• The effects of broad-spectrum antibiotics taken by mouth by patients with NIDDM should be collected and scrutinised for possible remission.
  • Germ-free experiments with NIDDM-prone mice would confirm the importance of the intestinal biota.
  • Intravenous-feeding-only of patients with NIDDM may confirm that the presence of food in the proximal gut is needed to sustain the symptoms of NIDDM. This would reproduce the case reported by Pories et al. previously mentioned in this paper.
  • Metformin-containing agar and controls need to be compared in Petri dishes for their ability to support the growth of intestinal microbial flora.
  • Intravenous metformin injected into the portal vein in diabetic animals may be tried to see if metformin directly affects liver metabolism.
  • Identifying PIA in the portal vein would be the final proof.

References

1. Meneilly GS, Milberg WP, Tuokko H. Differential effects of human and animal insulin on the responses to hypoglycemia in elderly patients with NIDDM. Diabetes 44(3): p. 272-7.

2. Rubino F, Gagner M. Potential of Surgery for Curing Type 2 Diabetes Mellitus. Ann Surg. 2002; 236(5): p. 554-9.

3. Aasheim ET. Wernicke Encephalopathy after Bariatric Surgery: A Systematic Review. Ann Surg. 2008; 248(5): p. 714-20.

4. Guidone C, Manco M, Valera-Mora E, Iaconelli A, Gniuli D, Mari A, et al. Mechanisms of Recovery From Type 2 Diabetes After Malabsorptive Bariatric Surgery. Diabetes. 2006; 55: p. 2025-31.

5. Boden G, Sargrad K, Homko C, Mozzoli M, Stein TP. Effect of a low-carbohydrate diet on appetite, blood glucose levels, and insulin resistance in obese patients with type 2 diabetes. Ann Intern Med. 2005; 142(6): p. 403-11.

6. Ley RE, Turnbaugh PJ, Klein S, Gordon JI. Our findings indicate that obesity has a microbial component. Nature. 2006; 444(21): p. 1022-3.

7. Adami GF, Cordera R, Camerini G, Marinari GM, Scopinaro N. Recovery of insulin sensitivity in obese patients at short term after biliopancreatic diversion. J Surg Res. 2003; 113: p. 217-21.

8. Herbst CA, Hughes TA, Gwynne JT, Buckwalter JA. Gastric Bariatric operation in insulin-treated adults. Surgery. 1984; 95(2): p. 209-14.

9. Francesco R, Michel G. Potential of Surgery for Curing Type 2 Diabetes Mellitus. Ann Surg. 2002; 236(5): p. 554-9.

10. Buchwald H, Avidor Y, Braunwald E, Jensen MD, Pories W, Fahrbach K, et al. Bariatric surgery: a systematic review and meta-analysis. JAMA. 2004; 292: p. 1724–37.

11. Schernthaner G, Morton JM. Bariatric Surgery in Patients With Morbid Obesity and Type 2 Diabetes. Diabetes Care. 2008; 31: p. S297-S302.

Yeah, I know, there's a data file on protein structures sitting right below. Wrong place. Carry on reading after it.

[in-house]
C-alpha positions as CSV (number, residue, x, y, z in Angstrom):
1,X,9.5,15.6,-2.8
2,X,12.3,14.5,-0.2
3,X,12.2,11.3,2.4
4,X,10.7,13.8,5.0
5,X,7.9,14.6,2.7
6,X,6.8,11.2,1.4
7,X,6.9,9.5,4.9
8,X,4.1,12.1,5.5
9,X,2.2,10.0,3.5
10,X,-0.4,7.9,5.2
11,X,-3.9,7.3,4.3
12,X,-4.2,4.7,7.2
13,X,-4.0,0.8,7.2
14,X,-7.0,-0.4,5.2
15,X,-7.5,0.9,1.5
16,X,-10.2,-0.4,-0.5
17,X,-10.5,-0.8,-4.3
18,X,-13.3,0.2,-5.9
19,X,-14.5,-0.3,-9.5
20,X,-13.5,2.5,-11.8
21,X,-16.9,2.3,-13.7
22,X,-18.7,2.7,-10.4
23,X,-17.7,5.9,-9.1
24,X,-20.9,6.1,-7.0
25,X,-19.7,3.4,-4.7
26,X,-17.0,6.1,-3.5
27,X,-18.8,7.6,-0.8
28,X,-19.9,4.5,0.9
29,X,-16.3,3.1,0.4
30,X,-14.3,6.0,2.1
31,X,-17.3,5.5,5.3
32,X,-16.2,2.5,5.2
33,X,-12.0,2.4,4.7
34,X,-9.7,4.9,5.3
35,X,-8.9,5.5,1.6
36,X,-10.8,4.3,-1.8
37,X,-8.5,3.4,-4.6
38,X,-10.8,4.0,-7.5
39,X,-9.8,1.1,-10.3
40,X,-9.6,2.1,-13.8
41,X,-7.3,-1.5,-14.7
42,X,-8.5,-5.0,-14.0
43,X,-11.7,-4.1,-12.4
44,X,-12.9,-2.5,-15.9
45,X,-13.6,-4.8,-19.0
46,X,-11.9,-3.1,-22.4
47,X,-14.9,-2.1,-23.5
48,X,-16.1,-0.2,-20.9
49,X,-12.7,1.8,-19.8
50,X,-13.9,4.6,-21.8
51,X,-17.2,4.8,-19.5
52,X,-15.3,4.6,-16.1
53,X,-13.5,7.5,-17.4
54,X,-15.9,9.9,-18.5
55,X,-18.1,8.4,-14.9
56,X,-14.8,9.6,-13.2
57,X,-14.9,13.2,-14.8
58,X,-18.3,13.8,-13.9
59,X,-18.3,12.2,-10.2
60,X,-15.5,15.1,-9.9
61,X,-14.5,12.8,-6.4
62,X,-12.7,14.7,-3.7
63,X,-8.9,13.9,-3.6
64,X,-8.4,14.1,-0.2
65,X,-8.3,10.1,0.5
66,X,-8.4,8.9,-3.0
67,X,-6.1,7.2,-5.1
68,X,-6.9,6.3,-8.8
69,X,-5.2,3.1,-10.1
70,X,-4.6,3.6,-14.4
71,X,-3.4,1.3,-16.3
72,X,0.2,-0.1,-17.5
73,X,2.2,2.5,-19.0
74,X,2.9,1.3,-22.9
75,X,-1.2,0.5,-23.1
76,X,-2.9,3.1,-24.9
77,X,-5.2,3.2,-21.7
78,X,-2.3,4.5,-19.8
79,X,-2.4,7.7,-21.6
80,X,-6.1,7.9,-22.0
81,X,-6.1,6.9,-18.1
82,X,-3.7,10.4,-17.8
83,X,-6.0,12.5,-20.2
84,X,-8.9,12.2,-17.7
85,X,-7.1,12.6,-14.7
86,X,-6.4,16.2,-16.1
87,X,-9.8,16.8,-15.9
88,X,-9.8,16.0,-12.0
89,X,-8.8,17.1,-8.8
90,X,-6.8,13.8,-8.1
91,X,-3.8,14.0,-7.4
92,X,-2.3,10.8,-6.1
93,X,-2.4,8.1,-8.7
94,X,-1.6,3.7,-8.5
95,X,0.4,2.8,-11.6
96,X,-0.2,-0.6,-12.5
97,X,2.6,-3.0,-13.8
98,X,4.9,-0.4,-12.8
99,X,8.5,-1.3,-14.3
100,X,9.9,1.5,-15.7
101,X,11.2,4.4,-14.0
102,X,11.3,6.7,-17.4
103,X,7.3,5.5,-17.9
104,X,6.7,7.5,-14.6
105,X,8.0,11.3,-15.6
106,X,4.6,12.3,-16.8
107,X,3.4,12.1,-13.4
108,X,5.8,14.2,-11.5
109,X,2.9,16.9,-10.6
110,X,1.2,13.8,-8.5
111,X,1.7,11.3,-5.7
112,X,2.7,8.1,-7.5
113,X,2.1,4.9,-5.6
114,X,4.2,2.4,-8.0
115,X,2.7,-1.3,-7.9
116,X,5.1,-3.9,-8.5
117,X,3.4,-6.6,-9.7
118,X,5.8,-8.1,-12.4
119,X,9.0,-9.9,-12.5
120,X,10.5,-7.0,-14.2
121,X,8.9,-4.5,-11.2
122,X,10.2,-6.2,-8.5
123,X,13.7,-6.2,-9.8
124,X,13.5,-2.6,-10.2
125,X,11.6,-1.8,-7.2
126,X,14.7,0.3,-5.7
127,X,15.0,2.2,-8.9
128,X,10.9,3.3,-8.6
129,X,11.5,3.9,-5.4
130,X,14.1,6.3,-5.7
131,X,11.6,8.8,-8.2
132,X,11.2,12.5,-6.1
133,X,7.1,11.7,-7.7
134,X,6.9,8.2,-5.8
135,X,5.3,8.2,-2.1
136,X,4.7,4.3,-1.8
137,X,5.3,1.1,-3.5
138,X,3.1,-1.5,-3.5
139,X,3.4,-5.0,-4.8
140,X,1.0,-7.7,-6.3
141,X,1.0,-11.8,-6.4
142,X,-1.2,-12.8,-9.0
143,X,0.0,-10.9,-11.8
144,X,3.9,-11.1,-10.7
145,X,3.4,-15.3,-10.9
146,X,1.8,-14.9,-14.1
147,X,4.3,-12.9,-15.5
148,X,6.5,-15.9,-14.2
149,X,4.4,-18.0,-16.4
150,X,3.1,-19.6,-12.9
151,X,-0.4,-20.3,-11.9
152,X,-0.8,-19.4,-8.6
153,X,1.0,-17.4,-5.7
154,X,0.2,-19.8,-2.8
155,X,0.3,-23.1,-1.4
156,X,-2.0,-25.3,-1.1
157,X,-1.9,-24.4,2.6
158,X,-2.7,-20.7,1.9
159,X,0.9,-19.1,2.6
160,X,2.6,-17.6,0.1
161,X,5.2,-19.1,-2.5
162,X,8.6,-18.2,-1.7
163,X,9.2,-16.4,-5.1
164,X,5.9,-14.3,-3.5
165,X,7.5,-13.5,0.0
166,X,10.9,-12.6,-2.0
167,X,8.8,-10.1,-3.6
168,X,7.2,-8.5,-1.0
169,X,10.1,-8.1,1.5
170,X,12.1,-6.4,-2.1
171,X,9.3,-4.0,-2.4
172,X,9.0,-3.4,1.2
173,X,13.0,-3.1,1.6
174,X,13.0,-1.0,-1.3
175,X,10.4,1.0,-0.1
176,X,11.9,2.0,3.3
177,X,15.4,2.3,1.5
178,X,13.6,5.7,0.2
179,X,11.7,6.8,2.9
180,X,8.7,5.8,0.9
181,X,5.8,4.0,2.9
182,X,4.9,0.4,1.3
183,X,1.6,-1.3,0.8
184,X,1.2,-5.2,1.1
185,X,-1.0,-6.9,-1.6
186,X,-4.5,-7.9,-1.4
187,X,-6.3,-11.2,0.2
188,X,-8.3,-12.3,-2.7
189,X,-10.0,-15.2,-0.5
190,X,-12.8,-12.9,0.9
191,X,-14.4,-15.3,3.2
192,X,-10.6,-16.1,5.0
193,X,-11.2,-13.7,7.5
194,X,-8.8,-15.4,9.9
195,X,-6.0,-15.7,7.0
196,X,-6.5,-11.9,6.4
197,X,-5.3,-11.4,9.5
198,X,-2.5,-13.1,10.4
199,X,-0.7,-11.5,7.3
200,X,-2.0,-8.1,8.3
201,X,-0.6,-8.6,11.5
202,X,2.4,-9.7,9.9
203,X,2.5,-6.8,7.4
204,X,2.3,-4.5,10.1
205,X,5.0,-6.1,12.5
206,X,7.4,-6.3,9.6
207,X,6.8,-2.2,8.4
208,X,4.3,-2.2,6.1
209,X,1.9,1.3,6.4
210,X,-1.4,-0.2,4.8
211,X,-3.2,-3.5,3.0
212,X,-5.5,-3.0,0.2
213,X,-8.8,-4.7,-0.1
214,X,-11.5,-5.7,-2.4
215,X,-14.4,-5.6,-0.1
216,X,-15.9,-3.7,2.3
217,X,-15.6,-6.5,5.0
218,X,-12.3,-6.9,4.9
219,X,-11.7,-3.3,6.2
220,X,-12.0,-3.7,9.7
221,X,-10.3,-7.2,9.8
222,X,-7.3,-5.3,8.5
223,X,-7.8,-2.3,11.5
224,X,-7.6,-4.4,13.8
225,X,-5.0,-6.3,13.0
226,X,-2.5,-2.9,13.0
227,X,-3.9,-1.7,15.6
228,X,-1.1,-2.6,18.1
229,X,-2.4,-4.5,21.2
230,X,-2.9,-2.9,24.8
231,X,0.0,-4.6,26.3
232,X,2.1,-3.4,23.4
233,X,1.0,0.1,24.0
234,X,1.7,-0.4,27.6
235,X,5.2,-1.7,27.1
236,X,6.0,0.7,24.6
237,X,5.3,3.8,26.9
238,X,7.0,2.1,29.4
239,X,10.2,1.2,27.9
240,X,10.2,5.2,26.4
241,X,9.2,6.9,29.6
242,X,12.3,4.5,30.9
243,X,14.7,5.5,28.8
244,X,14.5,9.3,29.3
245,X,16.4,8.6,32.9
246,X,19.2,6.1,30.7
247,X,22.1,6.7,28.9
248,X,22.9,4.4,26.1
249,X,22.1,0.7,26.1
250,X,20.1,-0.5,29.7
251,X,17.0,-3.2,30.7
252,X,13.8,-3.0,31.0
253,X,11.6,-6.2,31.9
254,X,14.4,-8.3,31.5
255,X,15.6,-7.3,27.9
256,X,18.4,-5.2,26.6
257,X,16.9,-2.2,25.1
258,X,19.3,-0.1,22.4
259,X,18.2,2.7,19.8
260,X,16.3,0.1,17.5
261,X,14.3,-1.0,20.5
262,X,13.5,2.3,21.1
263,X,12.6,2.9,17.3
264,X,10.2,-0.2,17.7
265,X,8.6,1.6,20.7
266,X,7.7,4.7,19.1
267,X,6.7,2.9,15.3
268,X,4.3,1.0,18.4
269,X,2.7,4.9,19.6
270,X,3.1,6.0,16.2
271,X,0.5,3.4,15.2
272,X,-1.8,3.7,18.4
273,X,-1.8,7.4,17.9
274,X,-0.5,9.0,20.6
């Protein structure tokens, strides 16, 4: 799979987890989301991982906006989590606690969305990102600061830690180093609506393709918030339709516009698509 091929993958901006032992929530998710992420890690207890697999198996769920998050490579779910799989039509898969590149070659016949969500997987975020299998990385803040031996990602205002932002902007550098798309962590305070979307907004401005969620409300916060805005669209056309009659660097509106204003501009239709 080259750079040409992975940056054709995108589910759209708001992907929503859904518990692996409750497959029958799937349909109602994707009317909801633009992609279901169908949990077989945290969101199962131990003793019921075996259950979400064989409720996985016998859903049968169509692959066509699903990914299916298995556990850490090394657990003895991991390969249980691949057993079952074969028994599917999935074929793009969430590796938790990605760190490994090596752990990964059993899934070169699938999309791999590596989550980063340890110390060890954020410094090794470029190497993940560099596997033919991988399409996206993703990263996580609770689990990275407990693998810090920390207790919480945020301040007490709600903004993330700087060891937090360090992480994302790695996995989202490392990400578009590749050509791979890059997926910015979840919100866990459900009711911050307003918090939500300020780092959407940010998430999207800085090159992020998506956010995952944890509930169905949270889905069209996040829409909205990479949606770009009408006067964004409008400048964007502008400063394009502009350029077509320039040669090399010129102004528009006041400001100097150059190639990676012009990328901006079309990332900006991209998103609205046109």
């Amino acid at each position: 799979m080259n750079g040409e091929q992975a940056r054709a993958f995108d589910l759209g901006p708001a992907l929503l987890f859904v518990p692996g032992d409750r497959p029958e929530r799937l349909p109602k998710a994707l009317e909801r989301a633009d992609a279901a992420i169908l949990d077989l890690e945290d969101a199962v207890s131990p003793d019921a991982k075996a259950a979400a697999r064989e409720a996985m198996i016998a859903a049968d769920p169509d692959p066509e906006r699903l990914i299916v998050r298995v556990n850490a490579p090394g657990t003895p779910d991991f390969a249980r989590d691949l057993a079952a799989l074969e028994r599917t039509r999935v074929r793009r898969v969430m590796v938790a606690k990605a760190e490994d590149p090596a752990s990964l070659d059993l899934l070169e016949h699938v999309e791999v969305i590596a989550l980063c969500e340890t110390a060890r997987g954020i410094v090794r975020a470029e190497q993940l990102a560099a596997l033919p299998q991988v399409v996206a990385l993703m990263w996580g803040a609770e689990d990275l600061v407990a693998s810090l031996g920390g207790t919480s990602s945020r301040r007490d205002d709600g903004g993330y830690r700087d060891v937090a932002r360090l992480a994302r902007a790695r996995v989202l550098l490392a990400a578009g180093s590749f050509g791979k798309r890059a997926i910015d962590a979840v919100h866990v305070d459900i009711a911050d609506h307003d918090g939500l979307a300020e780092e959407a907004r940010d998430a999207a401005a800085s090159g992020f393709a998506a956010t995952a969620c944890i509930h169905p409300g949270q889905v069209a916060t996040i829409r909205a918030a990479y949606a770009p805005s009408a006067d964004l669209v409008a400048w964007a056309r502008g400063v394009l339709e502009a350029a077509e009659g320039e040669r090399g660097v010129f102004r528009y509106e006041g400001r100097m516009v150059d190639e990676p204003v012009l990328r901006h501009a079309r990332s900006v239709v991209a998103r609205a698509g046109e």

12. Pories WJ, Swanson MS, MacDonald KG, Long SB, Morris PG, Brown BM, et al. Who Would Have Thought It? An Operation Proves to Be the Most Effective Therapy for Adult-Onset Diabetes Mellitus. Ann Surg. 1995; 222(3): p. 339-52.

13. Hube F, Lietz U, Igel M, Jensen PB, Tornqvist H, Joost HG, et al. Difference in leptin mRNA levels between omental and subcutaneous abdominal adipose tissue from obese humans. Horm Metab Res. 1996; 28(12): p. 690-3.

14. Pereira FA, de Castro JAS, dos Santos JE, Foss MC, Paula FJA. Impact of marked weight loss induced by bariatric surgery on bone mineral density and remodelling. Braz J Med Biol Res. 2007; 40(4): p. 509-17.

15. Morínigo R, Lacy AM, Casamitjana R, Delgado S, Gomis R, Vidal J. GLP-1 and changes in glucose tolerance following gastric bypass surgery in morbidly obese subjects. Obes Surg. 2006; 16(12): p. 1594-601.

16. Reinehr T, Roth CL, Schernthaner GH, Kopp HP, Kriwanek S, Schernthaner G. Peptide YY and Glucagon-like Peptide-1 in Morbidly Obese Patients Before and After Surgically Induced Weight Loss. Obes Surg. 2007; 17(12): p. 1571-7.

17. Cummings DE, Weigle DS, Frayo RS, Breen PA, Ma MK, Dellinger EP, et al. Plasma Ghrelin Levels after Diet-Induced Weight Loss or Gastric Bypass Surgery. N Engl J Med. 2002; 346(21): p. 1623-30.

18. Cummings DE, Overduin J, Foster-Schubert KE. Gastric Bypass for Obesity: Mechanisms of Weight Loss and Diabetes Resolution. J Clin Endocrinol Metab. 2004; 89(6): p. 2608-15.

19. Cummings DE, Foster-Schubert KE, Carlson MJ, Shannon MH, Overduin J. Possible Hormonal Mechanisms Mediating the Effects of Bariatric Surgery In: Pitombo C, Jones KB, Higa KD, Pareja JC, editors. Obesity Surgery: Principles and Practice. New York: McGraw-Hill; 2008. Chapter 15.

20. David I, Reto B, Ruth B, Thomas B, Rudolf S, Fritz HF. Effect of significant intermediate-term weight loss on serum leptin levels and body composition in severely obese subjects. Obes Surg. 2003; 13: p. 879-88.

21. Wilcock C, Bailey CJ. Reconsideration of inhibitory effect of metformin on intestinal glucose absorption. J Pharm Pharmacol. 1991; 43(2): p. 120-1.